The recent tragedy at the Oklahoma State University homecoming spread a wave of grief across the state as Oklahomans mourned the death of four people, including a two-year-old boy. But for some, these recent events sparked memories from years past of another homecoming nightmare.
In the year 1977, three Alpha Gamma Rho (AGR) fraternity members were electrocuted and three more injured during preparations for homecoming. They were moving metal scaffolding across a lawn when the metal made contact with a 7,200-volt power line, reported The Daily O’Collegian in its Oct. 15, 1977 issue.
Derrel Ground, municipal light department superintendent, told the paper he was surprised by what he saw.
“This is the worst thing I’ve ever seen. The bodies were burned beyond recognition,” Ground told the newspaper.
The three fraternity members who died were working on their homecoming float. They were moving a metal rod scaffold in front of a mock castle when the accident occurred.
21-year-old Kevin B.Wilson, a senior majoring in agricultural economics; Randal D. Logan, 18-year-old agricultural economics freshman; and Merle Wayne George, a 17-year-old and an agricultural economics freshman, all died in the accident.
"I join other Oklahomans in expressing sorrow at the tragedy which occurred this morning at Oklahoma State University, and express my most sincere sympathy to the families of those students who were killed,” then-governor David Boren said at the time, according to a report in The Oklahoman. He offered similar condolences in 2015 in his role as the president of the University of Oklahoma.
The entire OU family sends our deepest sympathy to those impacted by the tragedy in Stillwater. Our prayers go out to the Cowboy community
— David Boren (@President_Boren) October 24, 2015
A memorial fund honoring the deceased was established in 1977 through the OSU Development Foundation.
Claudia Bartlett, an OSU alumna who attended the university in 1977, said she was in the Kappa Delta house during the incident. Although she did not know the men who died, she said she felt a sense of deep sadness because her friends were affected by the tragedy.
“There was this feeling of sadness and mourning for my friends who lost their friends. The event really put a damper on the enthusiasm of homecoming,” Bartlett said.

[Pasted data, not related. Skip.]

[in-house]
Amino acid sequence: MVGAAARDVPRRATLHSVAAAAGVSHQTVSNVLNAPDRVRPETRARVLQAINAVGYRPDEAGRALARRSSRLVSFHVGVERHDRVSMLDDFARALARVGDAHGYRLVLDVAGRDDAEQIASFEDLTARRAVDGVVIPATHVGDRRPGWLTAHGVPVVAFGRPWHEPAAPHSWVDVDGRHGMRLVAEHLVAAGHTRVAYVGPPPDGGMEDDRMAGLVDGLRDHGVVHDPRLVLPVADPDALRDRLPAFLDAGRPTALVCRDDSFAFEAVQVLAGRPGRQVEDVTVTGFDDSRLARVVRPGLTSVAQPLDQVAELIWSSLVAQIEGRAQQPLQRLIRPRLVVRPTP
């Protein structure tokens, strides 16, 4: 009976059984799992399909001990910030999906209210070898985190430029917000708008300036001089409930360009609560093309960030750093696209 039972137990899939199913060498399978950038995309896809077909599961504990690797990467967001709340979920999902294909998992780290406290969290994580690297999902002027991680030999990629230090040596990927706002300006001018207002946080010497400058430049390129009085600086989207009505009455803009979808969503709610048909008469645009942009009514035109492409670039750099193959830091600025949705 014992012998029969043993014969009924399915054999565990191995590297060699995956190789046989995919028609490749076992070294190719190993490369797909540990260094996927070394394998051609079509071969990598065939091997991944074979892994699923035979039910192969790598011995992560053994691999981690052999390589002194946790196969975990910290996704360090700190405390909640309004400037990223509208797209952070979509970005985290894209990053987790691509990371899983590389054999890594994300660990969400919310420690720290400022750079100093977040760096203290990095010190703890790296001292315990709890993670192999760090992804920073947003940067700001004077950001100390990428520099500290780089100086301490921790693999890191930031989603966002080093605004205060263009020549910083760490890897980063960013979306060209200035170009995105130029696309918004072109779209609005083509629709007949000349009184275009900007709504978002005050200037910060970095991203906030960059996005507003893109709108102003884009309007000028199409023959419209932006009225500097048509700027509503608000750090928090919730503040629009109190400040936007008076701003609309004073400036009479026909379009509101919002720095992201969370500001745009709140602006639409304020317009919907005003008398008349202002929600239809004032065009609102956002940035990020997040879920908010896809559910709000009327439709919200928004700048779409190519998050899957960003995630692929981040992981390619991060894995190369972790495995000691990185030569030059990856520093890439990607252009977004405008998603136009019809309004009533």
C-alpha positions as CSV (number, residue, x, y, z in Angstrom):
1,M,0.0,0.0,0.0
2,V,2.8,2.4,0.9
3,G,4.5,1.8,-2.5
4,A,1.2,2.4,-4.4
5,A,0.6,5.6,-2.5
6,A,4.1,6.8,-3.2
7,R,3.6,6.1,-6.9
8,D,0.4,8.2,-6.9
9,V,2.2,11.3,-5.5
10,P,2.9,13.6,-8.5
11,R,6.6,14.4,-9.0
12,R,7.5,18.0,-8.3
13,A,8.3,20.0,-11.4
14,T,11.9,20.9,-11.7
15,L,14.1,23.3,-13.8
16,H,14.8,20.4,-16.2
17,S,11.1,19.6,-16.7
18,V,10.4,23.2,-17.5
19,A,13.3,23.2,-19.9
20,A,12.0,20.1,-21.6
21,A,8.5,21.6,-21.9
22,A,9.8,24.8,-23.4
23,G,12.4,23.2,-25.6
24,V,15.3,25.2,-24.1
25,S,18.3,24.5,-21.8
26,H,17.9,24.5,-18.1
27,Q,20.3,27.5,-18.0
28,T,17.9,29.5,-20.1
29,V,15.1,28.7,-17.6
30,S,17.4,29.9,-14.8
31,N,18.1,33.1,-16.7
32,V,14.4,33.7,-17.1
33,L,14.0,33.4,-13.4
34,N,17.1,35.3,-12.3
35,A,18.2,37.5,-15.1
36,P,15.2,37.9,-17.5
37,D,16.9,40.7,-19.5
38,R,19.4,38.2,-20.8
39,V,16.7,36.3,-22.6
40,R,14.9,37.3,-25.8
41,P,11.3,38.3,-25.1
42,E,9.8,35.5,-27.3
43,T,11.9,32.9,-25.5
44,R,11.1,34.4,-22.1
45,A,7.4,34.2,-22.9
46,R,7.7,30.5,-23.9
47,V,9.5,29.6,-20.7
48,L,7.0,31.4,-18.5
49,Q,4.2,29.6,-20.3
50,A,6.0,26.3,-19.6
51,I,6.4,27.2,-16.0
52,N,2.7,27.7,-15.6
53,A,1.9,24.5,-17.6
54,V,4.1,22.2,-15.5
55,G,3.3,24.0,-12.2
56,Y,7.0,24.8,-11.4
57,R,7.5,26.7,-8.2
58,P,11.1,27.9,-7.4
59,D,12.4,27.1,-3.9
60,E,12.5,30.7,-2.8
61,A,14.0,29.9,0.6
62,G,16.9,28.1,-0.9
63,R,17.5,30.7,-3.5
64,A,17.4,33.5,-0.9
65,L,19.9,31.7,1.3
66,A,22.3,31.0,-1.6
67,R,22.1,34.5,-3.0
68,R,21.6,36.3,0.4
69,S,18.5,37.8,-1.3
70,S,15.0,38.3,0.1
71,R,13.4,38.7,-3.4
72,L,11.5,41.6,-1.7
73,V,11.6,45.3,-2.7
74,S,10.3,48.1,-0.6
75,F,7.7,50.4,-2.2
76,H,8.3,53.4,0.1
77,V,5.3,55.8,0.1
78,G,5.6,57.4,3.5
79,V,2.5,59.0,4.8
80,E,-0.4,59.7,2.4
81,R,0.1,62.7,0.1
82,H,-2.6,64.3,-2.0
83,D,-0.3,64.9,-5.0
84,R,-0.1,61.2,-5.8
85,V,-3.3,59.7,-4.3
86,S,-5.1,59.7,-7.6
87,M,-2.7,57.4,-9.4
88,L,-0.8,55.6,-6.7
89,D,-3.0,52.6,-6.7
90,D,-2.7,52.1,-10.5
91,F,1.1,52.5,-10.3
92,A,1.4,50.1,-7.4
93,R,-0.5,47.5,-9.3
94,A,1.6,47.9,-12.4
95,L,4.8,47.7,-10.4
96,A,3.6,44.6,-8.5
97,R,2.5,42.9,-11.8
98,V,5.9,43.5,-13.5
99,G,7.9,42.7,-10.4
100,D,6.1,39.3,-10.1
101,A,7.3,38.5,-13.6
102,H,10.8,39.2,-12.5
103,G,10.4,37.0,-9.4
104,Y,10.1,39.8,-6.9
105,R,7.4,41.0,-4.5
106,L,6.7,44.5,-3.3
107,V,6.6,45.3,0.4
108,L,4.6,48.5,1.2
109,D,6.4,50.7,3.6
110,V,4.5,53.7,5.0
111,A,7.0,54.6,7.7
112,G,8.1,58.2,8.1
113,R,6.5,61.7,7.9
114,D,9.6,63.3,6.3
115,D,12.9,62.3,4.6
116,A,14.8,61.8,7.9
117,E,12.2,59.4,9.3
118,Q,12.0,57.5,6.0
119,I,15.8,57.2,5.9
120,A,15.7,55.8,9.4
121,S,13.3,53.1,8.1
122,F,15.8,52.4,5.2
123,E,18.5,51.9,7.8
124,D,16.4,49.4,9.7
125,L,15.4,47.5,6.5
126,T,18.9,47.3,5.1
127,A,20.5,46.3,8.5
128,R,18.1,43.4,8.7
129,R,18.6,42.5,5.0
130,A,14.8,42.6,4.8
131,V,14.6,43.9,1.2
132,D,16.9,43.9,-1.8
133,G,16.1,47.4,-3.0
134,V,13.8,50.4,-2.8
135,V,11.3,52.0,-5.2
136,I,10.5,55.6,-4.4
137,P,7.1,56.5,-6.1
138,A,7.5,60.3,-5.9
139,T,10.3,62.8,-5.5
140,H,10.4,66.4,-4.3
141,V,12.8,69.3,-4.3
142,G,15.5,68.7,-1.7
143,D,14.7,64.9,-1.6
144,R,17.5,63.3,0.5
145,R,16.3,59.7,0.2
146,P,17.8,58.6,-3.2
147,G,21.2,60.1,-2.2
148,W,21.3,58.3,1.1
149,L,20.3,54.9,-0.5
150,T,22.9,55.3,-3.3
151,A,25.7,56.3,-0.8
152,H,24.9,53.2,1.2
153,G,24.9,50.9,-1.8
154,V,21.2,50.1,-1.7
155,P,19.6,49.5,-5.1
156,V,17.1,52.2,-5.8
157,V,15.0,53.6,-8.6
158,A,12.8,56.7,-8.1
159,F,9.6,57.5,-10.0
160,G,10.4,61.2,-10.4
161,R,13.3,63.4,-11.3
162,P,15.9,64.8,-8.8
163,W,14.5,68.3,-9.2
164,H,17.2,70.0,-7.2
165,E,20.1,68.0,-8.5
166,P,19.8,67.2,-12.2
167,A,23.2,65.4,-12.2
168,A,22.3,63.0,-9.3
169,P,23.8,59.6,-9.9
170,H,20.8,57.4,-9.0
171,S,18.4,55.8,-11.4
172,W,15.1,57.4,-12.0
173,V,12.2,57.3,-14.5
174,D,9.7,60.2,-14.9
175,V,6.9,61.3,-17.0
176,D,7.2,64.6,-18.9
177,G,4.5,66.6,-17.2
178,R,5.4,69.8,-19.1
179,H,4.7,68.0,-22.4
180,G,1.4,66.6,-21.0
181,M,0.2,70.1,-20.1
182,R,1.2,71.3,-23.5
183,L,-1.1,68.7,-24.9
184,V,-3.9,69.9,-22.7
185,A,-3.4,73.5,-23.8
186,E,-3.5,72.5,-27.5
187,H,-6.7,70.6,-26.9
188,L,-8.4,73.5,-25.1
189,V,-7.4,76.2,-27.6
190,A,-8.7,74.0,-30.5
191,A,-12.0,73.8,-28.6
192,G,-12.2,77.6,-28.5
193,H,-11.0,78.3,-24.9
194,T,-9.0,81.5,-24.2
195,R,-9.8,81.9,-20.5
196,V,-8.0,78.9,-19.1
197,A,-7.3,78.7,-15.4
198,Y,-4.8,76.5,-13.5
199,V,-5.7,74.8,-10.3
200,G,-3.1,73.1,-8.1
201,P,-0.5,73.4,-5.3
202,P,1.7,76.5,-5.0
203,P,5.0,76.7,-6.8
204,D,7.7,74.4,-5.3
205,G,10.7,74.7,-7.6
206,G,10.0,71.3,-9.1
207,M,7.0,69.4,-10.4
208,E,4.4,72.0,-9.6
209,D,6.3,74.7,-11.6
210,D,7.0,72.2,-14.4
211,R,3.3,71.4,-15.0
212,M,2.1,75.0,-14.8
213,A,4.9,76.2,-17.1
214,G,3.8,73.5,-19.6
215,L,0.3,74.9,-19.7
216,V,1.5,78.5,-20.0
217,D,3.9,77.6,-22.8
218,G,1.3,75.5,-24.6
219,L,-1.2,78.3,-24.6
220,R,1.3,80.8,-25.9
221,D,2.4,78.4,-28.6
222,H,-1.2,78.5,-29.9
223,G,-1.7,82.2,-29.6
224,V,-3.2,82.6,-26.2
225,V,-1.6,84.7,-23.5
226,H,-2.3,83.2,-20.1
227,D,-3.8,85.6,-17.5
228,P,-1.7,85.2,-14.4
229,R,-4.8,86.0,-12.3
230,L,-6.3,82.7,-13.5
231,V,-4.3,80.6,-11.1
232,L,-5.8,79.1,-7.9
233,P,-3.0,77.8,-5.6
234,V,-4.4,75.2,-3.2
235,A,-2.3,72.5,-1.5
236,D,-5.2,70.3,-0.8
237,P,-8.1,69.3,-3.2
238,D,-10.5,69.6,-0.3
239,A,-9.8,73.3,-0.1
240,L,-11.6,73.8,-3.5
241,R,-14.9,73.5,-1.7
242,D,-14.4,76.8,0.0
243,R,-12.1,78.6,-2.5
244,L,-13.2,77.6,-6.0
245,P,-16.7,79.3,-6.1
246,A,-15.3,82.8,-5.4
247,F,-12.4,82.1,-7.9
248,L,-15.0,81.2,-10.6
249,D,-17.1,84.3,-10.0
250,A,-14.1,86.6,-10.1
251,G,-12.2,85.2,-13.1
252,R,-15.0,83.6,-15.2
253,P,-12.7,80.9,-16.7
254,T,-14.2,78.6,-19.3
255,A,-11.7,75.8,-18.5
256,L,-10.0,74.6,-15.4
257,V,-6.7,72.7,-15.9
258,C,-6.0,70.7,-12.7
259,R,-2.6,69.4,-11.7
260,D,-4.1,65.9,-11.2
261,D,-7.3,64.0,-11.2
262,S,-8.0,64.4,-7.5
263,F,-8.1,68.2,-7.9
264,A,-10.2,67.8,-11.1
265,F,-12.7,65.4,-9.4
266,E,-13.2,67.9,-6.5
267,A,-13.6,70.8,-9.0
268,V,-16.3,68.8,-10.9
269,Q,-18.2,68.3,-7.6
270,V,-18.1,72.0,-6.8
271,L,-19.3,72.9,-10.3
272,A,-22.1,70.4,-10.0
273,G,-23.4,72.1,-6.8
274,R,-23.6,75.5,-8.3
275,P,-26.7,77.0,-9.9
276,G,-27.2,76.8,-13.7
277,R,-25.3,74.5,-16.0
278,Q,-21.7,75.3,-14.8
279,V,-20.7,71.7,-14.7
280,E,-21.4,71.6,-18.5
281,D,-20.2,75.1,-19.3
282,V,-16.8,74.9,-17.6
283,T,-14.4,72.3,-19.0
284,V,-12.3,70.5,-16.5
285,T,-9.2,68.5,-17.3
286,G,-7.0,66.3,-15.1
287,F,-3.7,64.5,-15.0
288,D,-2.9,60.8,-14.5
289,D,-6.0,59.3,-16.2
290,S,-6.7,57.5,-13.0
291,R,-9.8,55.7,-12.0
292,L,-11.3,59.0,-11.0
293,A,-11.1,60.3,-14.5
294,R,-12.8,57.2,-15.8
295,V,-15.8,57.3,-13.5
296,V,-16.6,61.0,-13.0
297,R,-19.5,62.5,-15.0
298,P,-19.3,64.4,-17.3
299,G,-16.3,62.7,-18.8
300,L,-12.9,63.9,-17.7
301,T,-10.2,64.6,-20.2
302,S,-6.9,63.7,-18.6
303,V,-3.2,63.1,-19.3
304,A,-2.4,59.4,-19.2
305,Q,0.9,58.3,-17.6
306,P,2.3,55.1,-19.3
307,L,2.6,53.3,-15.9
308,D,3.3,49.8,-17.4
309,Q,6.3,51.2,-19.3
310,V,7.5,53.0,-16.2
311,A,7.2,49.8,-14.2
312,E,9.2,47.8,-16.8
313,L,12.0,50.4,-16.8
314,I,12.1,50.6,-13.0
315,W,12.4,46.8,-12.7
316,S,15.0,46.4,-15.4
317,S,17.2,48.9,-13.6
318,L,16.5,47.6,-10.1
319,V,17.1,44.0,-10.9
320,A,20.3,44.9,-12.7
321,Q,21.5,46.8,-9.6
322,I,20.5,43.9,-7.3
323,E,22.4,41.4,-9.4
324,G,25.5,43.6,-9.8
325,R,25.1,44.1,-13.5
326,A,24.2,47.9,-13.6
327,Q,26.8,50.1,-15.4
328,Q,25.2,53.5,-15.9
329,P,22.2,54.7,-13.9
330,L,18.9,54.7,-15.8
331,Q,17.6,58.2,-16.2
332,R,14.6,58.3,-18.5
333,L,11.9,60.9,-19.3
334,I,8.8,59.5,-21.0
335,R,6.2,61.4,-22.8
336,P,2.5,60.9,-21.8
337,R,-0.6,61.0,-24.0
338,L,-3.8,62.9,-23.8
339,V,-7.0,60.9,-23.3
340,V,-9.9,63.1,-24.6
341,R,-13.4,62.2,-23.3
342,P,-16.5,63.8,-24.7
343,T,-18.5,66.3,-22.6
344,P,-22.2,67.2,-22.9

This year, Bartlett attended the homecoming parade in Stillwater to watch her son, who is part of the Oklahoma State University Cowboy Marching Band. One of her sorority sisters witnessed the incident. If the car turned the opposite direction, her family would have been hit.
“As soon as the word spread the news immediately changed from very happy to somber. It made me relive the same emotions of the loss of fellow Cowboys,” Bartlett said.
Although the incidents leave scars, Bartlett said the community in Stillwater is unique.
“I chose to stay here and how people step up is one reason that I chose to stay,” Bartlett said. “It’s like the slogan ‘live orange’ and Stillwater is a very unique place.”
Paula Burkes, an OSU alum who attended the university during the 1977 tragedy, said this weekend’s events sparked emotional memories for her.
“Like any trauma, it doesn’t sink in when you first read it, but then it picks up speed. It brought back a lot of those memories. It definitely did,” she said.
Burkes wrote a column for The Oklahoman where she described how the homecoming parade tragedy brought back her thoughts about the 1977 accident.
“Maybe we have not remembered as well as we should. I think all Cowboys were affected, not just the Greek community. It [the column] was a way to do my part to remember. It was my honor to be part of remembering,” she said.